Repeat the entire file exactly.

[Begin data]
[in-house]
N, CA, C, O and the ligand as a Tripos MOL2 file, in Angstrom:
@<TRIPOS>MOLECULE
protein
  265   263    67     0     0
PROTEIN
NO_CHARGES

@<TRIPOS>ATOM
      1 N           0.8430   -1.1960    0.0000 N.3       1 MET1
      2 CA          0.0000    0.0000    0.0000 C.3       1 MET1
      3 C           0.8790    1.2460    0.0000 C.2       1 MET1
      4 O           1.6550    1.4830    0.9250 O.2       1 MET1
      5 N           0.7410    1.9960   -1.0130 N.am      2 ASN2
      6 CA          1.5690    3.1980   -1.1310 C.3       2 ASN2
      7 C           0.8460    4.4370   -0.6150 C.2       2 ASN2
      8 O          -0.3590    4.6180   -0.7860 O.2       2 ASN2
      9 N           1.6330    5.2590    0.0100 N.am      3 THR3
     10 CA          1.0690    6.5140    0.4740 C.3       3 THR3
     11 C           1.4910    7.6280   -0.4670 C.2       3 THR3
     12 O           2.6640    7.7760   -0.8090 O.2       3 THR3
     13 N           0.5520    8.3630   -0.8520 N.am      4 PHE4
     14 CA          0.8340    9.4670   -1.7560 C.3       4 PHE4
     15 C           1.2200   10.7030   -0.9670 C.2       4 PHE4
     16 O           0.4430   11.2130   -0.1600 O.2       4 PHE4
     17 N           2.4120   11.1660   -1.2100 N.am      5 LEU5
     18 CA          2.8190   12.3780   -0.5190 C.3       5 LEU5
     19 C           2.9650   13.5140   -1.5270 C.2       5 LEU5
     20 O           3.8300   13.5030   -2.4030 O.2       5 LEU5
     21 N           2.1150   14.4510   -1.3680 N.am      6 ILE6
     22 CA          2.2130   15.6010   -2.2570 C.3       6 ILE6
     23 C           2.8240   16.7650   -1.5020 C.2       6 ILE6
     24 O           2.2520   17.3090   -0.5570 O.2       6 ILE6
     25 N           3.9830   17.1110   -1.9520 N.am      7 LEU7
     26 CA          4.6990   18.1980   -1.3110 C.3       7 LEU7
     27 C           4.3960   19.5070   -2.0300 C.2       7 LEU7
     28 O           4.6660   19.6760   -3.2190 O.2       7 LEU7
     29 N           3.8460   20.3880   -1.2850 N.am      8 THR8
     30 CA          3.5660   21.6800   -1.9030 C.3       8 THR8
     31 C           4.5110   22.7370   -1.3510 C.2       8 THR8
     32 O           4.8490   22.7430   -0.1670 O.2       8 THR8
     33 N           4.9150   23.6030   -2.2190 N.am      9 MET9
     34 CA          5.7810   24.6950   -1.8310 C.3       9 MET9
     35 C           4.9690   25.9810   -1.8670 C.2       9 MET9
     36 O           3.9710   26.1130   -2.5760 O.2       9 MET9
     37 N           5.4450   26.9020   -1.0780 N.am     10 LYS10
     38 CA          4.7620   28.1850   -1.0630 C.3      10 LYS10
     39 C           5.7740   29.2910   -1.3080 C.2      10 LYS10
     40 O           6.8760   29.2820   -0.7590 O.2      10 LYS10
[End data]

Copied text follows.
[in-house]
N, CA, C, O and the ligand as a Tripos MOL2 file, in Angstrom:
@<TRIPOS>MOLECULE
protein
  265   263    67     0     0
PROTEIN
NO_CHARGES

@<TRIPOS>ATOM
      1 N           0.8430   -1.1960    0.0000 N.3       1 MET1
      2 CA          0.0000    0.0000    0.0000 C.3       1 MET1
      3 C           0.8790    1.2460    0.0000 C.2       1 MET1
      4 O           1.6550    1.4830    0.9250 O.2       1 MET1
      5 N           0.7410    1.9960   -1.0130 N.am      2 ASN2
      6 CA          1.5690    3.1980   -1.1310 C.3       2 ASN2
      7 C           0.8460    4.4370   -0.6150 C.2       2 ASN2
      8 O          -0.3590    4.6180   -0.7860 O.2       2 ASN2
      9 N           1.6330    5.2590    0.0100 N.am      3 THR3
     10 CA          1.0690    6.5140    0.4740 C.3       3 THR3
     11 C           1.4910    7.6280   -0.4670 C.2       3 THR3
     12 O           2.6640    7.7760   -0.8090 O.2       3 THR3
     13 N           0.5520    8.3630   -0.8520 N.am      4 PHE4
     14 CA          0.8340    9.4670   -1.7560 C.3       4 PHE4
     15 C           1.2200   10.7030   -0.9670 C.2       4 PHE4
     16 O           0.4430   11.2130   -0.1600 O.2       4 PHE4
     17 N           2.4120   11.1660   -1.2100 N.am      5 LEU5
     18 CA          2.8190   12.3780   -0.5190 C.3       5 LEU5
     19 C           2.9650   13.5140   -1.5270 C.2       5 LEU5
     20 O           3.8300   13.5030   -2.4030 O.2       5 LEU5
     21 N           2.1150   14.4510   -1.3680 N.am      6 ILE6
     22 CA          2.2130   15.6010   -2.2570 C.3       6 ILE6
     23 C           2.8240   16.7650   -1.5020 C.2       6 ILE6
     24 O           2.2520   17.3090   -0.5570 O.2       6 ILE6
     25 N           3.9830   17.1110   -1.9520 N.am      7 LEU7
     26 CA          4.6990   18.1980   -1.3110 C.3       7 LEU7
     27 C           4.3960   19.5070   -2.0300 C.2       7 LEU7
     28 O           4.6660   19.6760   -3.2190 O.2       7 LEU7
     29 N           3.8460   20.3880   -1.2850 N.am      8 THR8
     30 CA          3.5660   21.6800   -1.9030 C.3       8 THR8
     31 C           4.5110   22.7370   -1.3510 C.2       8 THR8
     32 O           4.8490   22.7430   -0.1670 O.2       8 THR8
     33 N           4.9150   23.6030   -2.2190 N.am      9 MET9
     34 CA          5.7810   24.6950   -1.8310 C.3       9 MET9
     35 C           4.9690   25.9810   -1.8670 C.2       9 MET9
     36 O           3.9710   26.1130   -2.5760 O.2       9 MET9
     37 N           5.4450   26.9020   -1.0780 N.am     10 LYS10
     38 CA          4.7620   28.1850   -1.0630 C.3      10 LYS10
     39 C           5.7740   29.2910   -1.3080 C.2      10 LYS10
     40 O           6.8760   29.2820   -0.7590 O.2      10 LYS10